Gordon had wanted to someday go the last sixty miles himself and place his own boot prints in the lunar dust. He says walking on the actual surface was seen as “the ultimate really in Apollo” and you don’t have to look far behind the humour to notice a genuine longing in his voice as he says: “Being 83 years old I don’t think I will, but in my dreams I will.” He would have walked on the Moon too had the Program not been cancelled due to budget restraints: he was slated to be the Commander of Apollo 18 before it was revealed that Apollo 17 would be the last mission of the Program.

Duke possesses a contagiously soothing voice; his South Carolinian drawl makes watching videos on YouTube of him running around on the Moon all the more entertaining. When asked to describe the lunar landscape at his Apollo 16 landing site, he responded with a fascinating description of the view from Stone Mountain in the Moon’s Descartes Highlands: “You could look out to the North, all the way past North Ray Crater and beyond the Smoky Mountains and then off to the left we could see all the way to the horizon on the open part of the valley.” To any passers-by it would seem like this was merely an elderly man explaining what he saw on a recent excursion to a mountain range, but the fact that he was describing the sights he saw on the Moon 40 years previously almost beggars belief.

Aldrin’s mother’s maiden name was, almost prophetically it seems, ‘Moon’. You could say he was destined to walk on its cratered surface, and when he did, his first words were to describe the landscape as ‘Magnificent Desolation’. When asked if he felt this was an accurate summarization of the Moon from orbit, and Gordon stated: “It’s probably a pretty good description. It is magnificent and it is pretty desolate.”

It is incredible that these men have changed so much in the 40 years since they went to the Moon. They were chosen by NASA for the astronaut program because they were pilots who could make quick decisions and deal with the pressures of spaceflight. They weren’t chosen because of their potential to describe their experiences; if that was the case poets, philosophers or artists would have received the nod instead. But it’s clear they have mellowed thanks to their experiences, and with that mellowing process comes astronaut humour, something that was somewhat unexpected from these former military men.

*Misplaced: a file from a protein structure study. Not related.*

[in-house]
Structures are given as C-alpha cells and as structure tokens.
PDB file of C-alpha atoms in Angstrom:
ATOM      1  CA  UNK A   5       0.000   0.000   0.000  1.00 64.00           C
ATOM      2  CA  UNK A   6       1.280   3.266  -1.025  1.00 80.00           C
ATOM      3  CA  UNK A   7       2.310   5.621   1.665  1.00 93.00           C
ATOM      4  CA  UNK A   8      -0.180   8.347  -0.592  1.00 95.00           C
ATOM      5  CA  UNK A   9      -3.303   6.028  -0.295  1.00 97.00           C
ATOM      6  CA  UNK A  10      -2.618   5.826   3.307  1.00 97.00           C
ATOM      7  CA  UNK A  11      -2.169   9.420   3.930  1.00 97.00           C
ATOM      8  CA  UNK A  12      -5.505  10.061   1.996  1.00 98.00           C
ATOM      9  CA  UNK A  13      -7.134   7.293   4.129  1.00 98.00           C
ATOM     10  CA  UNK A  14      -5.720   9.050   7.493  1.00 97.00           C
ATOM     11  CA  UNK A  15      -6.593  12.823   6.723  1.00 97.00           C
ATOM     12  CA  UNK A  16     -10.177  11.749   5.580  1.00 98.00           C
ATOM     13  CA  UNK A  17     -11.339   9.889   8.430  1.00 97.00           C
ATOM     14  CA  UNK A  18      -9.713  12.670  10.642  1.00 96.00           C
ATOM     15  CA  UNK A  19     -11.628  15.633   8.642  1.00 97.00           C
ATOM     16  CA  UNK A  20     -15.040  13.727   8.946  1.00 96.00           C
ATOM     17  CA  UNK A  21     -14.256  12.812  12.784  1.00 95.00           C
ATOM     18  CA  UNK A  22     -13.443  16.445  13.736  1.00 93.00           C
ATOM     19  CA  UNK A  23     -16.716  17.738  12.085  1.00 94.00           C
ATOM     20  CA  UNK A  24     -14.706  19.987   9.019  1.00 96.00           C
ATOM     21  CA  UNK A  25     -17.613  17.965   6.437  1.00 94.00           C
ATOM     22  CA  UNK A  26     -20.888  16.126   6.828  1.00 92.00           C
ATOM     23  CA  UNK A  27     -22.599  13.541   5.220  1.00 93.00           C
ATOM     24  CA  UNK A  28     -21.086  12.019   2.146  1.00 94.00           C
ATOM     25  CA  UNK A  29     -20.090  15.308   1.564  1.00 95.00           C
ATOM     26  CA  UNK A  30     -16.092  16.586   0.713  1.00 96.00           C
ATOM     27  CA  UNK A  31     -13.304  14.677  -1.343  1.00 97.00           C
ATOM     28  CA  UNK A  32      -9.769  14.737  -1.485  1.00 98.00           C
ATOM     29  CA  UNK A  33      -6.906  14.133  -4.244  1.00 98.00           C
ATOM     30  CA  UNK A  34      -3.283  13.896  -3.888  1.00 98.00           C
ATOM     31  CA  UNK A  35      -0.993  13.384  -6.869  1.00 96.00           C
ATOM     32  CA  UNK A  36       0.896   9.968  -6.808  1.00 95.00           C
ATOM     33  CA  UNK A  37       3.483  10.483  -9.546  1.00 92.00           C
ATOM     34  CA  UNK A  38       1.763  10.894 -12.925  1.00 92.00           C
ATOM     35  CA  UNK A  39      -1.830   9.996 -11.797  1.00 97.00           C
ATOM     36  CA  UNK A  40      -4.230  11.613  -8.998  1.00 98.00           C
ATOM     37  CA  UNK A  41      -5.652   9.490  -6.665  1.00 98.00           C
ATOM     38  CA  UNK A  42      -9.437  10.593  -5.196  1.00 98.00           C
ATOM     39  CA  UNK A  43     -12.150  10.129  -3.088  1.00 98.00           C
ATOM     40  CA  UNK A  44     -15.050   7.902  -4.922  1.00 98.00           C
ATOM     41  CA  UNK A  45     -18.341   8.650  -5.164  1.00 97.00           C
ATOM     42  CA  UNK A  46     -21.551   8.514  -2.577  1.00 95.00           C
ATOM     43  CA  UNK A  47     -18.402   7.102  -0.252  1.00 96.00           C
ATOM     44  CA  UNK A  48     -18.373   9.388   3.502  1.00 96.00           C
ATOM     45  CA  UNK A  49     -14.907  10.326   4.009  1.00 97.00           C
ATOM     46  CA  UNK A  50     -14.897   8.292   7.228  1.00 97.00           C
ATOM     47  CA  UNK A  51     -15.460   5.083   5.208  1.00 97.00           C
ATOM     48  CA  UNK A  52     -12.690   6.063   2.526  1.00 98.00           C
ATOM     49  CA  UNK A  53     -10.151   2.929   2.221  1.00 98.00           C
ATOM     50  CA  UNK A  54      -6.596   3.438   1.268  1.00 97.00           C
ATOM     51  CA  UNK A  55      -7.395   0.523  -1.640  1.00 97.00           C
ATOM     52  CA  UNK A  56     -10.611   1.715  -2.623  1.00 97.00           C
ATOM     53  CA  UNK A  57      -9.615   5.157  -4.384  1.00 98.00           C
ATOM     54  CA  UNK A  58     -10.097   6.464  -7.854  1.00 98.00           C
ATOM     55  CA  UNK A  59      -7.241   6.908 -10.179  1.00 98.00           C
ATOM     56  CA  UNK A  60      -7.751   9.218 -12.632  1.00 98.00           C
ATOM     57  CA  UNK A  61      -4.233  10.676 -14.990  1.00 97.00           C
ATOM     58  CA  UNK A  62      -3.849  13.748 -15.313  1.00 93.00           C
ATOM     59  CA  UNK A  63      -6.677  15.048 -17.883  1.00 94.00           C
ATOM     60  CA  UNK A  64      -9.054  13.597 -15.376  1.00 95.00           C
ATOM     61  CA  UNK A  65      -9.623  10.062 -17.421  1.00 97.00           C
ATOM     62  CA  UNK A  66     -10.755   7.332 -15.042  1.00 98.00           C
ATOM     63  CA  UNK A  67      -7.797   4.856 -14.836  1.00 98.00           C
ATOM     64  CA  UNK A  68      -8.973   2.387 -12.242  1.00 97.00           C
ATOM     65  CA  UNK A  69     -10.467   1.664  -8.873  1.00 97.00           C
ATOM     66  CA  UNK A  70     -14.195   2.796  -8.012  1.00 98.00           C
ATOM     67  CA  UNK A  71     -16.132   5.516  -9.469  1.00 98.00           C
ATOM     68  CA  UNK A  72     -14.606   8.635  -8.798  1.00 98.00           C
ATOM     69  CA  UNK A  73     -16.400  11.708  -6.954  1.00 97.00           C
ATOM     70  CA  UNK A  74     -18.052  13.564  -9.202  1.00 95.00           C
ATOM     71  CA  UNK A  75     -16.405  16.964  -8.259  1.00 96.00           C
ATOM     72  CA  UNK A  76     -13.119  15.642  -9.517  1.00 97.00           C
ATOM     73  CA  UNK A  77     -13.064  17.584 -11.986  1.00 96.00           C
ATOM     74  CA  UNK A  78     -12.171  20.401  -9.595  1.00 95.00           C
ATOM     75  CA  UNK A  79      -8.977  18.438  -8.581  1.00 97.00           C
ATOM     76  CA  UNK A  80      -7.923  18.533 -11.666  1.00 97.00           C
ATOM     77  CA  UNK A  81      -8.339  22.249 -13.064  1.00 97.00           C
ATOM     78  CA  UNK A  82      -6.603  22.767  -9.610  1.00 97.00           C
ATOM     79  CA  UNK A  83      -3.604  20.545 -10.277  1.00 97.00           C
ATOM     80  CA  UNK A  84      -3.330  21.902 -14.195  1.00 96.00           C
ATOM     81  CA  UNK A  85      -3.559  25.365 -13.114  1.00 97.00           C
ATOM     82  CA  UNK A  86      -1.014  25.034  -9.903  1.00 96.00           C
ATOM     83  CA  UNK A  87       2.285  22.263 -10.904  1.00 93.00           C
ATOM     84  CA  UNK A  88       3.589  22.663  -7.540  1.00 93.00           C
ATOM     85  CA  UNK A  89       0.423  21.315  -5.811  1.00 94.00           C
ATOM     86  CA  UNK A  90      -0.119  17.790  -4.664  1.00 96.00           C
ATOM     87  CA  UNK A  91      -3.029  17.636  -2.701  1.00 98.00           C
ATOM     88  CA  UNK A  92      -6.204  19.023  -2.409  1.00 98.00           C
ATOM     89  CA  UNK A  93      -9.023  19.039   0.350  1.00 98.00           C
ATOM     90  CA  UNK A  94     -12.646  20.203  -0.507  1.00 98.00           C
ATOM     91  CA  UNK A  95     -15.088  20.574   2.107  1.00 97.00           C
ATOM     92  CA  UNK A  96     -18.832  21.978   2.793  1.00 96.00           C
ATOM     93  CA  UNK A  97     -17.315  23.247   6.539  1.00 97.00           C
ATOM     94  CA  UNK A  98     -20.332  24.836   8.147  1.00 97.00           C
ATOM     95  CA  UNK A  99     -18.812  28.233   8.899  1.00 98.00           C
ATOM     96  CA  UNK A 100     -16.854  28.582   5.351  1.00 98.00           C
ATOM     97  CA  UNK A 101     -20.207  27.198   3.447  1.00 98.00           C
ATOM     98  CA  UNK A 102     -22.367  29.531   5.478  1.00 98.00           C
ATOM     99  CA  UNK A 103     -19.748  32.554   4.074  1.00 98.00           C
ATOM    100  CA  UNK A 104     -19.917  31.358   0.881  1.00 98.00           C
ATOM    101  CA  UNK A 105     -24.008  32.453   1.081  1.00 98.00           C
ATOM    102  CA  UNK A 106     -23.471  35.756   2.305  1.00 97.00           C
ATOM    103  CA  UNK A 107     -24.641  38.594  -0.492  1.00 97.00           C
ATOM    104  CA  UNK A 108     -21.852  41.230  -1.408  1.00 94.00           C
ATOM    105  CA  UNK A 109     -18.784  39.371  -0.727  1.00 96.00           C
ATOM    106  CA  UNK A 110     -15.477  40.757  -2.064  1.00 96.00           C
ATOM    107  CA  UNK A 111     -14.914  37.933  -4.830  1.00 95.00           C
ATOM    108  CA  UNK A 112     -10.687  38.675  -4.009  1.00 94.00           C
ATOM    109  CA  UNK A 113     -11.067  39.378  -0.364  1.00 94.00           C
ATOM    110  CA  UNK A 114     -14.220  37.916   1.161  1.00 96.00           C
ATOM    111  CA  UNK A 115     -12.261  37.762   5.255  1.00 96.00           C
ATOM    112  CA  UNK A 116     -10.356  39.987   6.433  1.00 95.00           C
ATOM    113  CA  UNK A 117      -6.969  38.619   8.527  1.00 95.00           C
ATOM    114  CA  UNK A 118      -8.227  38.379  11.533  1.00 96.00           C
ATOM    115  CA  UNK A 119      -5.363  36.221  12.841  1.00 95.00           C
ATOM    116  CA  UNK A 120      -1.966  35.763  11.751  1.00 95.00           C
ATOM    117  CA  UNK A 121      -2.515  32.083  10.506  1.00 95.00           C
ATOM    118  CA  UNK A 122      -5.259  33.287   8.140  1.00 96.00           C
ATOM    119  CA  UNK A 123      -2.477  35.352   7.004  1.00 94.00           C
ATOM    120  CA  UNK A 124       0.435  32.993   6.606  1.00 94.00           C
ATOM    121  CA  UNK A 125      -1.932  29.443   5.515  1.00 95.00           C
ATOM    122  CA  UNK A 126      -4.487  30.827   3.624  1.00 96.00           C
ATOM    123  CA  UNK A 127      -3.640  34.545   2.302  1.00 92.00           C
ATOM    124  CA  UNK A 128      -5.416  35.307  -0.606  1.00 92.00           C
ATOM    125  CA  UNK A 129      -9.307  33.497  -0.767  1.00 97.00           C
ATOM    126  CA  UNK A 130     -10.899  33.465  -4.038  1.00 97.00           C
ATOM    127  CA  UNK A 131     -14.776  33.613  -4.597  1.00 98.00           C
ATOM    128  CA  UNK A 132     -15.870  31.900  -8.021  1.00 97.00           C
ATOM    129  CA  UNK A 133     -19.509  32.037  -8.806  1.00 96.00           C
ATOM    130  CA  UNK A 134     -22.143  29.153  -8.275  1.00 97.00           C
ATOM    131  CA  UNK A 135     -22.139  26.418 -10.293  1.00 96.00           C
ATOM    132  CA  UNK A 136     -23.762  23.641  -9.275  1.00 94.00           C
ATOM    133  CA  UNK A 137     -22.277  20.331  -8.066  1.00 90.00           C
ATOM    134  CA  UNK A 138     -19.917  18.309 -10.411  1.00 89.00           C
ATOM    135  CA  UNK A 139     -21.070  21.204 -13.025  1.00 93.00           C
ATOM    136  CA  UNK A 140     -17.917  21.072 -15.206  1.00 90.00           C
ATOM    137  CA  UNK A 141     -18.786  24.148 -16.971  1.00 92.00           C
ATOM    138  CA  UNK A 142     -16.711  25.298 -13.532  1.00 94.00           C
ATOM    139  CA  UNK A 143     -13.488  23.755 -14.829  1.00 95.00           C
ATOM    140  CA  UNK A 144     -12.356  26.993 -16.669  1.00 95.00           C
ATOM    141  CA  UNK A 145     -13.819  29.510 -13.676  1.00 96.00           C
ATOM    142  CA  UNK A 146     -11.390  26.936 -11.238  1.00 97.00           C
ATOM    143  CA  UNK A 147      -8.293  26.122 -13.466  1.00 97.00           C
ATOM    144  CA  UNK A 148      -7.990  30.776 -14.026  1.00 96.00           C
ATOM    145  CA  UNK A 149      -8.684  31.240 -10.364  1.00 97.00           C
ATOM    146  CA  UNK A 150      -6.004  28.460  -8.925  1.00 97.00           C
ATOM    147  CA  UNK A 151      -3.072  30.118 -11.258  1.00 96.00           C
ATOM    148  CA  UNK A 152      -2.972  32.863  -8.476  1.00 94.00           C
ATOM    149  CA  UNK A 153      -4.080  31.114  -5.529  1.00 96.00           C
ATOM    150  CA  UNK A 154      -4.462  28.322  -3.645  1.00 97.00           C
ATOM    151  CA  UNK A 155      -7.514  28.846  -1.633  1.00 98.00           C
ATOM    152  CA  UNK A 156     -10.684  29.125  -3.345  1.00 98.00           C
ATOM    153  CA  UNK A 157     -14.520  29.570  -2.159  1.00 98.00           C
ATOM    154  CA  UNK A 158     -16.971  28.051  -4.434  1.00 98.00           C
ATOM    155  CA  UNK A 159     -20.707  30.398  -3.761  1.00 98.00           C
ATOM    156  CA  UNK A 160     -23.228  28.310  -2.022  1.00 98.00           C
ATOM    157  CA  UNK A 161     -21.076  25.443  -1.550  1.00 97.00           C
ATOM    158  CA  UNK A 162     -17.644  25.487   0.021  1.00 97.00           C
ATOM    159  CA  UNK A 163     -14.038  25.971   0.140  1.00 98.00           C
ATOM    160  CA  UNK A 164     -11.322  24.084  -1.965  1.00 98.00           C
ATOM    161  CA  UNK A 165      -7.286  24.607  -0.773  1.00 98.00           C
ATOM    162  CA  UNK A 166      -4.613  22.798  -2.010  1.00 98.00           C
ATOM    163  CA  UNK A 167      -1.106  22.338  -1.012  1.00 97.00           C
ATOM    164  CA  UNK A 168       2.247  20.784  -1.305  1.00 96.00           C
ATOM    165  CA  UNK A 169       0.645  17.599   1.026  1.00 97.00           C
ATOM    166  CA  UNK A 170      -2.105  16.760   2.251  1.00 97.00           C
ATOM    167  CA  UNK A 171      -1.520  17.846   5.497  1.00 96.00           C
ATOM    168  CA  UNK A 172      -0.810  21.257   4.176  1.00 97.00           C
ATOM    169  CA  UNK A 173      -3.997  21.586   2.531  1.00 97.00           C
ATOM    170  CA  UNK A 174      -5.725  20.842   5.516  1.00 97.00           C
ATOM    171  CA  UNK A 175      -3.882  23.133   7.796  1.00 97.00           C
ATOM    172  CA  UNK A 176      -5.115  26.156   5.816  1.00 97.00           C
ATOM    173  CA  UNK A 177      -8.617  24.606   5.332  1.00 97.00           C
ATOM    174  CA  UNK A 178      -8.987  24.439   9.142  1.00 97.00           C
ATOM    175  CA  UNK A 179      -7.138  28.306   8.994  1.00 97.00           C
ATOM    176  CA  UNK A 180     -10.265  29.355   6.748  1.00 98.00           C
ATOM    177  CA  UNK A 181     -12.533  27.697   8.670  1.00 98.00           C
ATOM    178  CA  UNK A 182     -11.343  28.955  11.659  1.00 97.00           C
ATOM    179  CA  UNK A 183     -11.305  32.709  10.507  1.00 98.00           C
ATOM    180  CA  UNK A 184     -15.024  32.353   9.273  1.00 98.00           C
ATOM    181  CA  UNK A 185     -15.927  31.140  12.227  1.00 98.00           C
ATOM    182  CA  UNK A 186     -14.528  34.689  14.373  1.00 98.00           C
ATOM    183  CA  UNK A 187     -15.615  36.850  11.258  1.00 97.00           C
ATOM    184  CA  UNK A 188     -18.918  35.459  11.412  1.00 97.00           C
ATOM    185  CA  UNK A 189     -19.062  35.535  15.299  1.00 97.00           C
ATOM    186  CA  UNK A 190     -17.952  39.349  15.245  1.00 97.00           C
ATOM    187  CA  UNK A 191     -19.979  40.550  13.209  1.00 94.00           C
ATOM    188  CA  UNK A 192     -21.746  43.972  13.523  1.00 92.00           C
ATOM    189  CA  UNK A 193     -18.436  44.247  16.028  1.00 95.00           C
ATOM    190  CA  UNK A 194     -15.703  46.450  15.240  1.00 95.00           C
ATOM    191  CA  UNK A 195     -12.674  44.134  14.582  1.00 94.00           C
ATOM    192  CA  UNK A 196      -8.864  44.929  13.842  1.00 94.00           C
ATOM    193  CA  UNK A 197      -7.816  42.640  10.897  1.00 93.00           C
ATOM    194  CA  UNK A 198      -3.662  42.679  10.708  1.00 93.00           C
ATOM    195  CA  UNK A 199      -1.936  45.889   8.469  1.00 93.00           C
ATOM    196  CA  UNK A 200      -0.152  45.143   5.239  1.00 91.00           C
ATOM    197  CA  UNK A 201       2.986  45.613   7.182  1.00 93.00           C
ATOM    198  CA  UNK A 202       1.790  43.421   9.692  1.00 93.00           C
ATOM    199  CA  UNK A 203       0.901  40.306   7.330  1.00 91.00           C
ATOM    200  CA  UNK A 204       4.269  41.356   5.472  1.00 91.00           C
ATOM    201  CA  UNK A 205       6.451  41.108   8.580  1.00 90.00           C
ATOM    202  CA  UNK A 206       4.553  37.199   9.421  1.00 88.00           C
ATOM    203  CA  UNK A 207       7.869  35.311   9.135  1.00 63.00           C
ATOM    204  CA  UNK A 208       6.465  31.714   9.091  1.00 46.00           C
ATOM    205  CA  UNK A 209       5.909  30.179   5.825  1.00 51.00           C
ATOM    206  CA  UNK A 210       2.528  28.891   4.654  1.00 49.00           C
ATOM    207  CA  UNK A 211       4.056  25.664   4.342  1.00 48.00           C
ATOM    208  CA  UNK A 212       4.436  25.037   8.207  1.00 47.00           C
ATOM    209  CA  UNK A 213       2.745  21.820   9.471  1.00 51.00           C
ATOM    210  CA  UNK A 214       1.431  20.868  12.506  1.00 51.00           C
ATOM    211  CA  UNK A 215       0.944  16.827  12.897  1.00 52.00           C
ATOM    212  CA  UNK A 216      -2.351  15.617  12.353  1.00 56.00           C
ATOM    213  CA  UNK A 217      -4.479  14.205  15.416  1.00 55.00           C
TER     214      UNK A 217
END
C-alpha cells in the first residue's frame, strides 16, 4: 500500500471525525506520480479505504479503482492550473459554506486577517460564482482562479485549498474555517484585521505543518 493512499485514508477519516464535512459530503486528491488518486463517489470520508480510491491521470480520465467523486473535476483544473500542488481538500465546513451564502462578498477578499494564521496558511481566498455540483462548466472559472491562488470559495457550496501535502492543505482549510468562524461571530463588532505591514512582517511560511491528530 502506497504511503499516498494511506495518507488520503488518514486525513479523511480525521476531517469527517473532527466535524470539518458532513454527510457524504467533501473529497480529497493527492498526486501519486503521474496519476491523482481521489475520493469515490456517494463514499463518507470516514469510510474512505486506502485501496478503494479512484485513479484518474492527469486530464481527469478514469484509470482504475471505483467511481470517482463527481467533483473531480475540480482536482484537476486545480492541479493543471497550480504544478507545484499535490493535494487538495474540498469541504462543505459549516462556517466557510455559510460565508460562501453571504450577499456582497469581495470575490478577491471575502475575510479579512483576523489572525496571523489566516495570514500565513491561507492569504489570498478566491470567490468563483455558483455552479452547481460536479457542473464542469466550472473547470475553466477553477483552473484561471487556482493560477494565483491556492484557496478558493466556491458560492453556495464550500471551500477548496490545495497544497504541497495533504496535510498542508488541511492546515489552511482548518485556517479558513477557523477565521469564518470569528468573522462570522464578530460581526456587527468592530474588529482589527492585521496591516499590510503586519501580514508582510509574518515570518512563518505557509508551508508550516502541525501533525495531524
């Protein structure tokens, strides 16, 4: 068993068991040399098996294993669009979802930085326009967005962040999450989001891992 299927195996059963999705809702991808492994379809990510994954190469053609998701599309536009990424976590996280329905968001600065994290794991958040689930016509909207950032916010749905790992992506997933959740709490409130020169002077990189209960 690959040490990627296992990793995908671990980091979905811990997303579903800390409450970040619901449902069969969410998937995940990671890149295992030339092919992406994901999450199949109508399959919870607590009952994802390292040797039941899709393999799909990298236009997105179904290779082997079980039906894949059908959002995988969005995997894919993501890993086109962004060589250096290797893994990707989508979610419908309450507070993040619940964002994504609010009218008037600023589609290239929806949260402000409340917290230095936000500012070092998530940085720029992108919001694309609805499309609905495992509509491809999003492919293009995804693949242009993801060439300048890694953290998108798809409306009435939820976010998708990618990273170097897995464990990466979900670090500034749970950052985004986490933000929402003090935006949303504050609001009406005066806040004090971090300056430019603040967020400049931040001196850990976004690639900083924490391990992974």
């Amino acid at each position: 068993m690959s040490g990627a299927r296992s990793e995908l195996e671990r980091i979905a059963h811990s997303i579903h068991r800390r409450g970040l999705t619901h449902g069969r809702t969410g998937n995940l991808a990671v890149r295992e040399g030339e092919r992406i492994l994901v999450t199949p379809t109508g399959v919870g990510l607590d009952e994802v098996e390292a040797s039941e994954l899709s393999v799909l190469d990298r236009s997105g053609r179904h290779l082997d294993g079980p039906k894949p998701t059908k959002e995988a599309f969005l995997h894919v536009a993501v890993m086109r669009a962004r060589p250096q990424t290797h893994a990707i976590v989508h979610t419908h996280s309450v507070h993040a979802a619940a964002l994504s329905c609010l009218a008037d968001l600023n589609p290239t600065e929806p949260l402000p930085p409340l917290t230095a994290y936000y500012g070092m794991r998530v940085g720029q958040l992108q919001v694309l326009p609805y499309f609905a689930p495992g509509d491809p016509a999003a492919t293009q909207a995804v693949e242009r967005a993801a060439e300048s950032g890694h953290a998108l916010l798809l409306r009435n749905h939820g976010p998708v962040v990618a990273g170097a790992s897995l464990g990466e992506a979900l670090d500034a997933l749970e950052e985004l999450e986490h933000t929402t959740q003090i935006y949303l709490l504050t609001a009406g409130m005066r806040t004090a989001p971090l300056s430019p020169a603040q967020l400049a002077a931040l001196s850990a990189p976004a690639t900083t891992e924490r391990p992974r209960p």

Many people will know about Alan Shepard’s famous golf shot on the Moon on Apollo 14, where he claimed to have hit the ball “miles and miles and miles” in the one-sixth lunar gravity. But Ed Mitchell was on the Moon with him and also partook in this aptly-dubbed ‘First Lunar Olympics’. When asked who won, he quipped: “I did, because my javelin went further than his golf ball.” And so it did, reportedly by all of four inches.

One thing it’s interesting to ask these former astronauts, is where they think NASA should go from here. There are somewhat infinite options when it comes to their next step, but the most obvious choices would be to further explore the moon, or to head for Mars. The four experienced astronauts have very varied opinions on the topic, however. Gordon points out: “In terms of exploration we’ve been to the Moon… the logical step is for men to go to Mars”, while Duke believes we should “return to the Moon” because it’s there that we can “develop the systems we need for long-duration stays like Mars.”

Mitchell decides to sit on the fence on the matter, remarking: “It’s just a matter of pay your money and take your choice… We’re gonna do them both in due course.” Of all the Apollo astronauts, perhaps it is Aldrin who has campaigned most tirelessly for a continuation of American manned space exploration and particularly for missions to Mars. He asserts that: “The most indicative of leadership is to build a base and land for permanence on Mars” and to then “continue to establish more and more settlers.” He stresses this need for Martian missions to be permanent, because of their long-duration nature, as missions to Mars may take roughly six months, and that’s only one way.